How to take great travel photos with your phone

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Do you hesitate to call yourself a photographer because you don’t own a DSLR or mirrorless camera? Don’t. A good photographer isn’t defined by their piece of equipment but instead by their perspective. Different people may visit the same destination, but some will take better photos than others.

So, what do we mean when we say better? We are defining “good” or “better” photos as images that evoke a feeling. They may not be technically sound (depth of field, anyone?), but they narrate a story and have an ability to transport you either into the subject’s shoes or to the specific moment in the photo. They make you want to linger. “A good snapshot keeps a moment from running away,” as writer Eudora Welty said.While every day presents us with moments to pause, traveling often inspires us to pull out our cameras and record our experiences. If you find yourself browsing through other people’s travel photos, thinking yours could never look so good, think again! Our guide to phone photography will give you tips on how to take good travel photos.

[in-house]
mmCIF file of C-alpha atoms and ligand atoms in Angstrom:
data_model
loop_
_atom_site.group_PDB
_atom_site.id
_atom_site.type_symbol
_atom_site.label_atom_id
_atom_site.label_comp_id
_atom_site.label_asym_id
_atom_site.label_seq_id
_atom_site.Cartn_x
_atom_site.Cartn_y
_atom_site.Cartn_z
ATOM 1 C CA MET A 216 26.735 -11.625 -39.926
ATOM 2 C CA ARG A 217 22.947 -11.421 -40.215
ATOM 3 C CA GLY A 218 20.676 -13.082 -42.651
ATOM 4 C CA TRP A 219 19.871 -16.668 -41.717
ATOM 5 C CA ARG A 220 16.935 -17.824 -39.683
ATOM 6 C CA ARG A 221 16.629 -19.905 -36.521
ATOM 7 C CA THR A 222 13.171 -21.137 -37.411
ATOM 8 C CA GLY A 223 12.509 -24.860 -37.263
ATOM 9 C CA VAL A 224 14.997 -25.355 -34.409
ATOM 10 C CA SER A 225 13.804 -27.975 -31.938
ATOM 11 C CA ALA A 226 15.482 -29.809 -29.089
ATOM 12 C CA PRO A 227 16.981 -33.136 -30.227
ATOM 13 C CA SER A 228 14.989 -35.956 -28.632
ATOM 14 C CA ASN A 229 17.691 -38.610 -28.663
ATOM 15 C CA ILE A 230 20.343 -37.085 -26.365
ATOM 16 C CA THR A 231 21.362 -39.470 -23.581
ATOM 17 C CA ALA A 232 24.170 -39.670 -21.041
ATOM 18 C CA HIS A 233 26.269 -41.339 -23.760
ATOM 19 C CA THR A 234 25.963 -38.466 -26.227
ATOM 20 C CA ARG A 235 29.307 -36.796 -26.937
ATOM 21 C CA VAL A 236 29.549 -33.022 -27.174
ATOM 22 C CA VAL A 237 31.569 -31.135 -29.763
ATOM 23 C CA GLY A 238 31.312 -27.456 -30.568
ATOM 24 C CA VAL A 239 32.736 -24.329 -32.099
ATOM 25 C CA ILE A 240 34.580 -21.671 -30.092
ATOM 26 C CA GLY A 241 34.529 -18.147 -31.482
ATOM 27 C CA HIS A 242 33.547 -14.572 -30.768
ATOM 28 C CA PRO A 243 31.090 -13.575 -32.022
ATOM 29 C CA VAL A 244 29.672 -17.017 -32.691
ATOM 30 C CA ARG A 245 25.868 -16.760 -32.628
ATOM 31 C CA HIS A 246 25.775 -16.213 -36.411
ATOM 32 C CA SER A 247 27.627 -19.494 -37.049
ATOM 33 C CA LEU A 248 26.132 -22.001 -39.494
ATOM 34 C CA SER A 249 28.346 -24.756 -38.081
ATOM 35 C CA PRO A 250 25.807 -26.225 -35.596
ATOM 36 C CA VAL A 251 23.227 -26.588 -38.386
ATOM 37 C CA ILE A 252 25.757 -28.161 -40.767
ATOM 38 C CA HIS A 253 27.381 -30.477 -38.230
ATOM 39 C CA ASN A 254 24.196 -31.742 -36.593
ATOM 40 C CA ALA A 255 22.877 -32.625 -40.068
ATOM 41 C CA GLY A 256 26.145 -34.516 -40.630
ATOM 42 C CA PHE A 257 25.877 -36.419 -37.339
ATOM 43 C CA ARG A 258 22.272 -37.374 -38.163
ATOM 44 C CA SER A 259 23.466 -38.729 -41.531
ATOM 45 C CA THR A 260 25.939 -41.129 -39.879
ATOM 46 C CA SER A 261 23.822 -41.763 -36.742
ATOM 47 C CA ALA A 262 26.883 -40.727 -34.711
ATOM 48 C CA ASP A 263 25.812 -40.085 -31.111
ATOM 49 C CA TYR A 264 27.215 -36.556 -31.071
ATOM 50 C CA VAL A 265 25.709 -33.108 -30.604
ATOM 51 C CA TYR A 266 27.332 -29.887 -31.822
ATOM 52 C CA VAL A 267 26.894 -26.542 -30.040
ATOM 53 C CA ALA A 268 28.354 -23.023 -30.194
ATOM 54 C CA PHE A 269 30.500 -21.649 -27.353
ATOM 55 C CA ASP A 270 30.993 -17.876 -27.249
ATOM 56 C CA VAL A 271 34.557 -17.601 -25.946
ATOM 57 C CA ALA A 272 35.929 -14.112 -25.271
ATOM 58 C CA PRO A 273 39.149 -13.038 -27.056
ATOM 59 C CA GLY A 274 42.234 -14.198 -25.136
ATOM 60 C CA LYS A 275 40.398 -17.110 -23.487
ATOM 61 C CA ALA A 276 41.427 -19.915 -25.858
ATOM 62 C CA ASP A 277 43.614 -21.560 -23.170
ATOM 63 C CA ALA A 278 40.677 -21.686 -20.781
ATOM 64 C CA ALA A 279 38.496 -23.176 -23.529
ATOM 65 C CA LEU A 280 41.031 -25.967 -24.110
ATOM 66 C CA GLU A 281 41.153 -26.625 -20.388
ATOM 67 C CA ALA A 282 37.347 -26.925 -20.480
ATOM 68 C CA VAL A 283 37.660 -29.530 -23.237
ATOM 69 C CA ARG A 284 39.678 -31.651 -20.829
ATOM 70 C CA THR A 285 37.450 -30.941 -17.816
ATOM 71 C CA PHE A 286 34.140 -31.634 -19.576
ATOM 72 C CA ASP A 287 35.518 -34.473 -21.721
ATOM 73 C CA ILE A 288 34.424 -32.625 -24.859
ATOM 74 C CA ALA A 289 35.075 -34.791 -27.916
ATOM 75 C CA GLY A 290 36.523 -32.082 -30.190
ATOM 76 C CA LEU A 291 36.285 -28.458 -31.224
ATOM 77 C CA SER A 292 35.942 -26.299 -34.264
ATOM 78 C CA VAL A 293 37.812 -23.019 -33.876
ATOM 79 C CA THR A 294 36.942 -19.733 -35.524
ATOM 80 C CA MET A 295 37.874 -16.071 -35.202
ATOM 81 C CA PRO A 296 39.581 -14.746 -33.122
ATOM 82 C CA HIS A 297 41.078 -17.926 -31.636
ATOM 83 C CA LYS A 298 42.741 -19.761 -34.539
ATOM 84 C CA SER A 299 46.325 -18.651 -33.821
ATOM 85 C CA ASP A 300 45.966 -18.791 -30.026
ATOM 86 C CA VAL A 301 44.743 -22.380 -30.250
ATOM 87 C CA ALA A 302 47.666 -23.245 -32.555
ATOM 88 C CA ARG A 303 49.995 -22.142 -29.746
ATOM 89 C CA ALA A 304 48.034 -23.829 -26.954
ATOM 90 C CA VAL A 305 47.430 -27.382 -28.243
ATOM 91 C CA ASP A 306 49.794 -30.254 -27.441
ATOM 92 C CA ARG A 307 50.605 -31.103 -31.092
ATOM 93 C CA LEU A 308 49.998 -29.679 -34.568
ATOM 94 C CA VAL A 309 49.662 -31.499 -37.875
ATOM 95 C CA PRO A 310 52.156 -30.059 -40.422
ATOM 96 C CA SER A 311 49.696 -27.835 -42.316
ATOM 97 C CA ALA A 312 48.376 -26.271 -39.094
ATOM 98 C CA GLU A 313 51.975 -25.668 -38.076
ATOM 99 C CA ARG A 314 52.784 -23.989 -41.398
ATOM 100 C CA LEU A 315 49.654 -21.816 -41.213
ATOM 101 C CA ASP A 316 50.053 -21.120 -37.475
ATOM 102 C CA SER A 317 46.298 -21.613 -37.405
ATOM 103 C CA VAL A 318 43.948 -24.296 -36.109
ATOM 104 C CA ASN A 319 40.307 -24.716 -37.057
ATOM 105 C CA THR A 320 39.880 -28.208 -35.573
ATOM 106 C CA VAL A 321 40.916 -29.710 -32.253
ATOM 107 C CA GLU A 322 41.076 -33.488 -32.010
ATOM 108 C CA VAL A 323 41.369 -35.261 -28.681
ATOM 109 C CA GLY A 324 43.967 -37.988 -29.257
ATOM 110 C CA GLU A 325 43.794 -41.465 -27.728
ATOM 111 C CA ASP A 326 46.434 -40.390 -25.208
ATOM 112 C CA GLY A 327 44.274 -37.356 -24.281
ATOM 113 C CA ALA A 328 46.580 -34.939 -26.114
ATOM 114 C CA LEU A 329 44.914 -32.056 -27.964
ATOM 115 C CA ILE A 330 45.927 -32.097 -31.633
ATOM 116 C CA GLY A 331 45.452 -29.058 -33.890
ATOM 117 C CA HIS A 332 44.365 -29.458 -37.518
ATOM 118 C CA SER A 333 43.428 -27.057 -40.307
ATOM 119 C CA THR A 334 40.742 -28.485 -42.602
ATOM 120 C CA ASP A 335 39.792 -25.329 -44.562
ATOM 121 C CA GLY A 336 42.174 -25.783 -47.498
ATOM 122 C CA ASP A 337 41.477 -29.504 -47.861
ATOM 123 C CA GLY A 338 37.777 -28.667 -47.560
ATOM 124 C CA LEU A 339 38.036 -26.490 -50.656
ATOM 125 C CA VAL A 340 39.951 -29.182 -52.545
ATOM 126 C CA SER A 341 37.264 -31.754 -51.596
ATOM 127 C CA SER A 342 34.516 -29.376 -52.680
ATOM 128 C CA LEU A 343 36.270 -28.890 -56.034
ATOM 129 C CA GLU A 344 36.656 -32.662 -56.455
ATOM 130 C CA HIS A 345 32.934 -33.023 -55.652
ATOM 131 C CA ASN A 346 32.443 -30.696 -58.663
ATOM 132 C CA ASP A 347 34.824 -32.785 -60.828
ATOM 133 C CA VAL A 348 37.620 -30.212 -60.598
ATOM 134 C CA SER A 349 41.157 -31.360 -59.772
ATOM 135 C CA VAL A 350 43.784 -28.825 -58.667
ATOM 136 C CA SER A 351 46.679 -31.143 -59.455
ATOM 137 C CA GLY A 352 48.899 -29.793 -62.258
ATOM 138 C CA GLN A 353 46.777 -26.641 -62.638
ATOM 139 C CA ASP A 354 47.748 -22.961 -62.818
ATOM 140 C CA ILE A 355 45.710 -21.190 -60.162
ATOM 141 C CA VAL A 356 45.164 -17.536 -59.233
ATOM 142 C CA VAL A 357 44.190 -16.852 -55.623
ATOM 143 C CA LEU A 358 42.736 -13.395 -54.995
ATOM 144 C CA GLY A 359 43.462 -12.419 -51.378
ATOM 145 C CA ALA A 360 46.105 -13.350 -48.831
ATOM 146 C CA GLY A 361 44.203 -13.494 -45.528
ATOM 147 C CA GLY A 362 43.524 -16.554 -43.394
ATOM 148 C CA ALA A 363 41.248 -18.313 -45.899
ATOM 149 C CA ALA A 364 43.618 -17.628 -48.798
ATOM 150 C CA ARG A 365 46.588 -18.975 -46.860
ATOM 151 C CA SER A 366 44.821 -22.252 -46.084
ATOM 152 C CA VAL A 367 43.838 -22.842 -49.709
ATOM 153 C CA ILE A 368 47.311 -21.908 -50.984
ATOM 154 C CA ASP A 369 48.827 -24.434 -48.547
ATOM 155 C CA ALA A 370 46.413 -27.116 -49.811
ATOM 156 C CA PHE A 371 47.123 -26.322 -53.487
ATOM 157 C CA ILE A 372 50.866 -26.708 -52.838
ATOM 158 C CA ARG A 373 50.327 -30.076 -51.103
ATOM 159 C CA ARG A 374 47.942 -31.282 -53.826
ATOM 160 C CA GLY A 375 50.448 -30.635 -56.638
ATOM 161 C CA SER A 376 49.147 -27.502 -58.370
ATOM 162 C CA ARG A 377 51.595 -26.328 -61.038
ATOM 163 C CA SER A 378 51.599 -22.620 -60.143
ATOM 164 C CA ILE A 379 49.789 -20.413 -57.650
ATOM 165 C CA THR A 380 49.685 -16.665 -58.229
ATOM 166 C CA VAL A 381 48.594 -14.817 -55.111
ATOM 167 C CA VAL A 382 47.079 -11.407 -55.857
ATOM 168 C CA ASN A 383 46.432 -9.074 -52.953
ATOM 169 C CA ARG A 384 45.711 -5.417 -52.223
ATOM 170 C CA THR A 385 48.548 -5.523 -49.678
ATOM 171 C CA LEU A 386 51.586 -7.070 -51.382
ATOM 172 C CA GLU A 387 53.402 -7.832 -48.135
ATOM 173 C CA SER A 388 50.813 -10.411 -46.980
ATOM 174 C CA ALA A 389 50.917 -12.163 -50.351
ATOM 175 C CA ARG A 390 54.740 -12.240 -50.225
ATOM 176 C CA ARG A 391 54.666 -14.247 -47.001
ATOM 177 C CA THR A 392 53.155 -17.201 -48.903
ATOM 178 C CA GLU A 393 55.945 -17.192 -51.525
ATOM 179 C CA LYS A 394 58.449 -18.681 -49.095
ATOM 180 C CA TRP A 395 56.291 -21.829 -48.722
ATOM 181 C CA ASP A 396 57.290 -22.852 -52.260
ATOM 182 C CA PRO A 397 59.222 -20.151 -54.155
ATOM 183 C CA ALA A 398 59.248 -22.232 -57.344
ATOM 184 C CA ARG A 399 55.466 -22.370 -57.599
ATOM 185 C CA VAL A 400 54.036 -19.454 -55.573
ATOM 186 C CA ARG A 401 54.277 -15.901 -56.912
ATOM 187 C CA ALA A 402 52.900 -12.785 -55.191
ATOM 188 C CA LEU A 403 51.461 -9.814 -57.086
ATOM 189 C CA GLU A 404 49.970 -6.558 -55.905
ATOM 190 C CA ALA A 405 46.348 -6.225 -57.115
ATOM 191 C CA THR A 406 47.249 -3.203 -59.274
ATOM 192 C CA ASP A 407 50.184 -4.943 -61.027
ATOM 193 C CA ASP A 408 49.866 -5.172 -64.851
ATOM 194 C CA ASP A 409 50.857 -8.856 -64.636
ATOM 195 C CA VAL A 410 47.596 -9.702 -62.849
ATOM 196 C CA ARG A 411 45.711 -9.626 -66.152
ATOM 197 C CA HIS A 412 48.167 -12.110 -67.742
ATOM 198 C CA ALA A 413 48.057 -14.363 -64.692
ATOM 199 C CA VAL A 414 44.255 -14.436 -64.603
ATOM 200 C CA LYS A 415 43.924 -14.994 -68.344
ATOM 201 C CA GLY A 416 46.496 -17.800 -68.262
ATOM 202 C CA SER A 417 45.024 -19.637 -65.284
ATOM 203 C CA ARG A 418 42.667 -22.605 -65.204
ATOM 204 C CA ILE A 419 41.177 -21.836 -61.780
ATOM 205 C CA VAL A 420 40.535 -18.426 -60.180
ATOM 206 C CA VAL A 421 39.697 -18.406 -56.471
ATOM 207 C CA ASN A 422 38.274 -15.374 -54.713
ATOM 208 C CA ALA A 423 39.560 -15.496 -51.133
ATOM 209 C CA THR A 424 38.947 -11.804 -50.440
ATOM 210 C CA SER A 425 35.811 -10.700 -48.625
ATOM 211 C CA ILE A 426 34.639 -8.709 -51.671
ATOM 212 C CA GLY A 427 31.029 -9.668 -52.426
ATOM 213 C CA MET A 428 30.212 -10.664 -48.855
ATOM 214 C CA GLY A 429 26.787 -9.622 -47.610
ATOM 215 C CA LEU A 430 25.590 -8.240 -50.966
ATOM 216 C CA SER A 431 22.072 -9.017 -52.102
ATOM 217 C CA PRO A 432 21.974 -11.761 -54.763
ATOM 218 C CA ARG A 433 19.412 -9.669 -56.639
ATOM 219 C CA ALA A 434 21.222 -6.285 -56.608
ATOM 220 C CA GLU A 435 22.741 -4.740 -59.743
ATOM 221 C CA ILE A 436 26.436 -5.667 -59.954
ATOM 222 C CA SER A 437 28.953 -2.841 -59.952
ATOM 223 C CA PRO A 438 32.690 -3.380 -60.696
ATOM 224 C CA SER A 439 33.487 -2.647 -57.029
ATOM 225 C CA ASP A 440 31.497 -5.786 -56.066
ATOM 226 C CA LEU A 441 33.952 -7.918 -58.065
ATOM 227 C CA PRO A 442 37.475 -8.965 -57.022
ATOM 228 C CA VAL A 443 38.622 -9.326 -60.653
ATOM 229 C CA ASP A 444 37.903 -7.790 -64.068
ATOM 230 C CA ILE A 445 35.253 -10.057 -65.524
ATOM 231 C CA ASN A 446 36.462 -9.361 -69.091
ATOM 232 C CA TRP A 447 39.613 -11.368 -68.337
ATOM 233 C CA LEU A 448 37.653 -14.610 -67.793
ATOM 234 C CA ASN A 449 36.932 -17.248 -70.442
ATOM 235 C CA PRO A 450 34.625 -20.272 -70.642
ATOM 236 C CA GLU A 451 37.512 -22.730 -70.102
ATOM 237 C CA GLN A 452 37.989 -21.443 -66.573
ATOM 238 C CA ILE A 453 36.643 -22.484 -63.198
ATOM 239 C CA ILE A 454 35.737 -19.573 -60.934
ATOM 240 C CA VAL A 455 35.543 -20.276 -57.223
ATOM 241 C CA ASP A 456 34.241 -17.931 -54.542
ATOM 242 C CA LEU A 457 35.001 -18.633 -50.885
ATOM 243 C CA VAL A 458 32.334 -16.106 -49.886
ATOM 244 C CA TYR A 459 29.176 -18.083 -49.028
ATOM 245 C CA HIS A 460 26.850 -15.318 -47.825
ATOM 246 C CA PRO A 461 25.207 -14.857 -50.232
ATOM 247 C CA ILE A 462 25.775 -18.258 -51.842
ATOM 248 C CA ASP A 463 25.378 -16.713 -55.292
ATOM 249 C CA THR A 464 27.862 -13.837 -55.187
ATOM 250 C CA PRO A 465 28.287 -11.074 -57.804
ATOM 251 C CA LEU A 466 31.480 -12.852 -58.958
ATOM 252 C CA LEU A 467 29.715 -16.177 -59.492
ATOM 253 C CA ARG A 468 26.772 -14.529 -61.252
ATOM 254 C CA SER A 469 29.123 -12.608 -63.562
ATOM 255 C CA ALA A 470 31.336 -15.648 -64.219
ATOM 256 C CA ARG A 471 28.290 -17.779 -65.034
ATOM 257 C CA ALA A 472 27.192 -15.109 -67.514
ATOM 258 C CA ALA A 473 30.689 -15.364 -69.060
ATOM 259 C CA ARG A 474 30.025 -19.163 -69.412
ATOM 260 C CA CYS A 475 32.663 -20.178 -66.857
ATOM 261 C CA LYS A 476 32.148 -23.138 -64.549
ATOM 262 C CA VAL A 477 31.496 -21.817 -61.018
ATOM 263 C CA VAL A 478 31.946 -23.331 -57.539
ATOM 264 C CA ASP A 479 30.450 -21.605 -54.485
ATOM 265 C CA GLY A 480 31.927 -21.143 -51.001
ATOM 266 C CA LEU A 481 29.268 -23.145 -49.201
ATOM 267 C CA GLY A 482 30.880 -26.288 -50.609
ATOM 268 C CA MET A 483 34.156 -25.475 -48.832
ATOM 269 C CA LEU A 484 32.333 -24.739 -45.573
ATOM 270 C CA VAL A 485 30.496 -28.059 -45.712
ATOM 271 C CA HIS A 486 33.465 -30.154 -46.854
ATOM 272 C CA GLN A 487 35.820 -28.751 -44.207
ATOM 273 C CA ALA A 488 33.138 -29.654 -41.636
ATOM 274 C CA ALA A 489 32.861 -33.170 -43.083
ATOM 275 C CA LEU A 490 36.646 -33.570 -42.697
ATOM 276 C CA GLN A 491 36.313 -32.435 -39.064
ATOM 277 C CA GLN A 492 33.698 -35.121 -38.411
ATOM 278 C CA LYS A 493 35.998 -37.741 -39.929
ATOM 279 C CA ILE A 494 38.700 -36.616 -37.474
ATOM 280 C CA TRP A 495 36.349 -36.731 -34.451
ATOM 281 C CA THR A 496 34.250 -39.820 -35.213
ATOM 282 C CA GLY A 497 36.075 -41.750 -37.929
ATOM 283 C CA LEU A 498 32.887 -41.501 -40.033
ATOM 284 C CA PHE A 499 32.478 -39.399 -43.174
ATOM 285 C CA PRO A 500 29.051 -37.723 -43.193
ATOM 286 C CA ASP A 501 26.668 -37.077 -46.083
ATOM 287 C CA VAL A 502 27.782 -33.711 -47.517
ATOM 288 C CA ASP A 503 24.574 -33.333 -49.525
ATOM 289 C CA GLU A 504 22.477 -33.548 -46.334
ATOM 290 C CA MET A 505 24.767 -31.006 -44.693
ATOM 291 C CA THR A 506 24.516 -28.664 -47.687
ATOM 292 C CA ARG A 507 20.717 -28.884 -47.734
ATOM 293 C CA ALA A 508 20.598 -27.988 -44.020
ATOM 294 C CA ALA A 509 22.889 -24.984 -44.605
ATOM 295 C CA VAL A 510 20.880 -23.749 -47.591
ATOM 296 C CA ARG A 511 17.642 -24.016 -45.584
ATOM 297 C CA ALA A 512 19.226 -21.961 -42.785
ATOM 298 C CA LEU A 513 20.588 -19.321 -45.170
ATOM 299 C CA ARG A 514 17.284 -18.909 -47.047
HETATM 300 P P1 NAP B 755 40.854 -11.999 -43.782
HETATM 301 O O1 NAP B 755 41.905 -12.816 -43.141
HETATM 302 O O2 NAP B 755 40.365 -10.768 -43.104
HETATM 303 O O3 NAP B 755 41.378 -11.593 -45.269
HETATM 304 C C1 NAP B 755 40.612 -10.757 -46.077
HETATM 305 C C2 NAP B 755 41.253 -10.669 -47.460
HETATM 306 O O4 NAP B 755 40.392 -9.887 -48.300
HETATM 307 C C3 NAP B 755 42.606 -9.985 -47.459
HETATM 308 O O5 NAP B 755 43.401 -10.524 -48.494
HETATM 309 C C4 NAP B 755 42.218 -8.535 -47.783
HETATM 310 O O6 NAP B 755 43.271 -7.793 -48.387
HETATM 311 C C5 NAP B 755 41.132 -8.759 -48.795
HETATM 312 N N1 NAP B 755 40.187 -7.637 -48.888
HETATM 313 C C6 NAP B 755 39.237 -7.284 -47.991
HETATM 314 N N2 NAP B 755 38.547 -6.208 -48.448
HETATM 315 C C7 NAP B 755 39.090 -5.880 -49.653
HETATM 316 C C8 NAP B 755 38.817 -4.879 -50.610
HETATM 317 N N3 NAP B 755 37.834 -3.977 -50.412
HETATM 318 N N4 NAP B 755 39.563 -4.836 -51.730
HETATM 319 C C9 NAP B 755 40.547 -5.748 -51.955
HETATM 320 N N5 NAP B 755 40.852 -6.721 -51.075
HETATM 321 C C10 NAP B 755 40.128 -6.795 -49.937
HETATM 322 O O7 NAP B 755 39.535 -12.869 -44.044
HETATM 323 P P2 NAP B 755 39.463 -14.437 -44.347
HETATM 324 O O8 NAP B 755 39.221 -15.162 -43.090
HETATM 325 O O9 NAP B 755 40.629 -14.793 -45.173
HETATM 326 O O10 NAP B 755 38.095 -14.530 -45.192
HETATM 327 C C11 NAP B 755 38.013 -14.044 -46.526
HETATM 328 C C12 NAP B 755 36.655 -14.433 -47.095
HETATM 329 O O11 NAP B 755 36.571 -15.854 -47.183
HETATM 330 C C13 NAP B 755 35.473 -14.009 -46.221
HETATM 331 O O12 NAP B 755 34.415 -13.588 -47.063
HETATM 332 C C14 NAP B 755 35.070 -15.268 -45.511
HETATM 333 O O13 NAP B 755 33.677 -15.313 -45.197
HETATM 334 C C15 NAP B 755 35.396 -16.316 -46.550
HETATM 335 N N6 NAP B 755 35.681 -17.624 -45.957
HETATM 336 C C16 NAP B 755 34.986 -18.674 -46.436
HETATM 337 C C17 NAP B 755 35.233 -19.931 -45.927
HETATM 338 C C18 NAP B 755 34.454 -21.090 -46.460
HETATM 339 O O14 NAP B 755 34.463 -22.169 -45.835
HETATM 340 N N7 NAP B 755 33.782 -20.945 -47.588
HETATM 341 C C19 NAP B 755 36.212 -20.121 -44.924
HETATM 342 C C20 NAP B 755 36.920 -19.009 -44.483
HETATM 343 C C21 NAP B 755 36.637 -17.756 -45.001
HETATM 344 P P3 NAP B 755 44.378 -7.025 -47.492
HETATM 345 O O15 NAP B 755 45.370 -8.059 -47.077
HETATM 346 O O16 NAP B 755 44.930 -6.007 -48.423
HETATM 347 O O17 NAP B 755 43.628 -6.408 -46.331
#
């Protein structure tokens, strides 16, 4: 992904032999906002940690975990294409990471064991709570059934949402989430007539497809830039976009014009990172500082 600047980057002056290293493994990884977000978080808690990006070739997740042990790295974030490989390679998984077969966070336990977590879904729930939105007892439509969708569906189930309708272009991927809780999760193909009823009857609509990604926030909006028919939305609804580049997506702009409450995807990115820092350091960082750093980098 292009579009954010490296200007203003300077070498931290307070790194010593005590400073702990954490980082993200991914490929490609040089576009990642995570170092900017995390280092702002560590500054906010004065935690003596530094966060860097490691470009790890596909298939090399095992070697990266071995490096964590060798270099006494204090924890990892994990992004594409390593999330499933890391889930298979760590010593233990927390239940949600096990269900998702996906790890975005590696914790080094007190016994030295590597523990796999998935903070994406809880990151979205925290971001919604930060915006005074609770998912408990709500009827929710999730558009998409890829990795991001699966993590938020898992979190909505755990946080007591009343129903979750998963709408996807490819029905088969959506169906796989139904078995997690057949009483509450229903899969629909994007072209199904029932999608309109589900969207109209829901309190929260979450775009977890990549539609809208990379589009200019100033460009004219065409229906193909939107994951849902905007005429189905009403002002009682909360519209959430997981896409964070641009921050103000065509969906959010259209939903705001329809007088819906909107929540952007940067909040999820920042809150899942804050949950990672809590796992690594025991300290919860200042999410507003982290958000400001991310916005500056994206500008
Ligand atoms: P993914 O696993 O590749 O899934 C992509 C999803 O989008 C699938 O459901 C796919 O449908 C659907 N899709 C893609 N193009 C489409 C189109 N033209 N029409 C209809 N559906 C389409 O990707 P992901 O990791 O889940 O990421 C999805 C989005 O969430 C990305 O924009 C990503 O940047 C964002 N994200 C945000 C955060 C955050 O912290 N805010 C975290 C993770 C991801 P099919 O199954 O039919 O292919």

Travel photos
Maxim Medvedev / Unsplash

1. Avoid Templates

This is step number one to taking photos you’ll love to browse and share, photos that will help others see a destination from a different perspective. Many of us go on a vacation and hesitate to do anything that isn’t a part of the plan. Change that! While having a broad plan on the things you can do in a place is always good, sticking too close to that plan is a sure way to miss out on experiences that stories (and photos) are made of.

Ditch the Uber and take the bus. Turn off Google Maps and allow yourself to get a little lost. Forget Yelp and walk into a restaurant. You may not get to your intended destination, and the food may not be what you expect, but you are sure to witness scenes, meet people and have new experiences.